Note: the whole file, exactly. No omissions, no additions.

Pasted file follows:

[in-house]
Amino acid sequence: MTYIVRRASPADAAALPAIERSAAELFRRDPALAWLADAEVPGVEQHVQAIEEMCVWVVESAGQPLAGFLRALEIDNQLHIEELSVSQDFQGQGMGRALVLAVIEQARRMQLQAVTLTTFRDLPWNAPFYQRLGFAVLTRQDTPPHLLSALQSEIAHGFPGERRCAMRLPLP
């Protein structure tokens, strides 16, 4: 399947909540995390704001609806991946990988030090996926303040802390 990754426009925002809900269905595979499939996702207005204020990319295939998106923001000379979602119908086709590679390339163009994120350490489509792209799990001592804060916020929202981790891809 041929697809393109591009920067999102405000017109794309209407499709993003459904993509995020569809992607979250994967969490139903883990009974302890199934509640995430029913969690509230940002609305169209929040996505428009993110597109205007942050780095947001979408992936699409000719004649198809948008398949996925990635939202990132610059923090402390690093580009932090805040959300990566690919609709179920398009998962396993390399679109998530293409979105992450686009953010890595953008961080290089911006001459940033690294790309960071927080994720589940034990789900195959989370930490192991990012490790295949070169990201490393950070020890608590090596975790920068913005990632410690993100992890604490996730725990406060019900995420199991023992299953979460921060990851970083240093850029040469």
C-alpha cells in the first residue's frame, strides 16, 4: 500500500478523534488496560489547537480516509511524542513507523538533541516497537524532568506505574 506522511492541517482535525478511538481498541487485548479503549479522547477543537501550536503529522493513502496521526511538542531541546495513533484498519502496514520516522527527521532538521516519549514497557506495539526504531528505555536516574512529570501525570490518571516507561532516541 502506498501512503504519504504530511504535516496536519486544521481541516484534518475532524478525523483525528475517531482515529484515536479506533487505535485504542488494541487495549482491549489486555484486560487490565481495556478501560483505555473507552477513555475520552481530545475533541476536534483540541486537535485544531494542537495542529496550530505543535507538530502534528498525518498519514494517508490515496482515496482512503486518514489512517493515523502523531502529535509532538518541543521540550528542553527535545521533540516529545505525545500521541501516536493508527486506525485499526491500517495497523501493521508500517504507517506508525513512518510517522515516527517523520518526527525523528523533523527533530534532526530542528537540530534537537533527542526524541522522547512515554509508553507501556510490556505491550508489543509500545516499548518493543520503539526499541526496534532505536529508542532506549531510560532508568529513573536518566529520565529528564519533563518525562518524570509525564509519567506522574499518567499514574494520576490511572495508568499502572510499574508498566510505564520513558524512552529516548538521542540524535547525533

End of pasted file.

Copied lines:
[in-house]
Amino acid sequence: MTYIVRRASPADAAALPAIERSAAELFRRDPALAWLADAEVPGVEQHVQAIEEMCVWVVESAGQPLAGFLRALEIDNQLHIEELSVSQDFQGQGMGRALVLAVIEQARRMQLQAVTLTTFRDLPWNAPFYQRLGFAVLTRQDTPPHLLSALQSEIAHGFPGERRCAMRLPLP
């Protein structure tokens, strides 16, 4: 399947909540995390704001609806991946990988030090996926303040802390 990754426009925002809900269905595979499939996702207005204020990319295939998106923001000379979602119908086709590679390339163009994120350490489509792209799990001592804060916020929202981790891809 041929697809393109591009920067999102405000017109794309209407499709993003459904993509995020569809992607979250994967969490139903883990009974302890199934509640995430029913969690509230940002609305169209929040996505428009993110597109205007942050780095947001979408992936699409000719004649198809948008398949996925990635939202990132610059923090402390690093580009932090805040959300990566690919609709179920398009998962396993390399679109998530293409979105992450686009953010890595953008961080290089911006001459940033690294790309960071927080994720589940034990789900195959989370930490192991990012490790295949070169990201490393950070020890608590090596975790920068913005990632410690993100992890604490996730725990406060019900995420199991023992299953979460921060990851970083240093850029040469």
C-alpha cells in the first residue's frame, strides 16, 4: 500500500478523534488496560489547537480516509511524542513507523538533541516497537524532568506505574 506522511492541517482535525478511538481498541487485548479503549479522547477543537501550536503529522493513502496521526511538542531541546495513533484498519502496514520516522527527521532538521516519549514497557506495539526504531528505555536516574512529570501525570490518571516507561532516541 502506498501512503504519504504530511504535516496536519486544521481541516484534518475532524478525523483525528475517531482515529484515536479506533487505535485504542488494541487495549482491549489486555484486560487490565481495556478501560483505555473507552477513555475520552481530545475533541476536534483540541486537535485544531494542537495542529496550530505543535507538530502534528498525518498519514494517508490515496482515496482512503486518514489512517493515523502523531502529535509532538518541543521540550528542553527535545521533540516529545505525545500521541501516536493508527486506525485499526491500517495497523501493521508500517504507517506508525513512518510517522515516527517523520518526527525523528523533523527533530534532526530542528537540530534537537533527542526524541522522547512515554509508553507501556510490556505491550508489543509500545516499548518493543520503539526499541526496534532505536529508542532506549531510560532508568529513573536518566529520565529528564519533563518525562518524570509525564509519567506522574499518567499514574494520576490511572495508568499502572510499574508498566510505564520513558524512552529516548538521542540524535547525533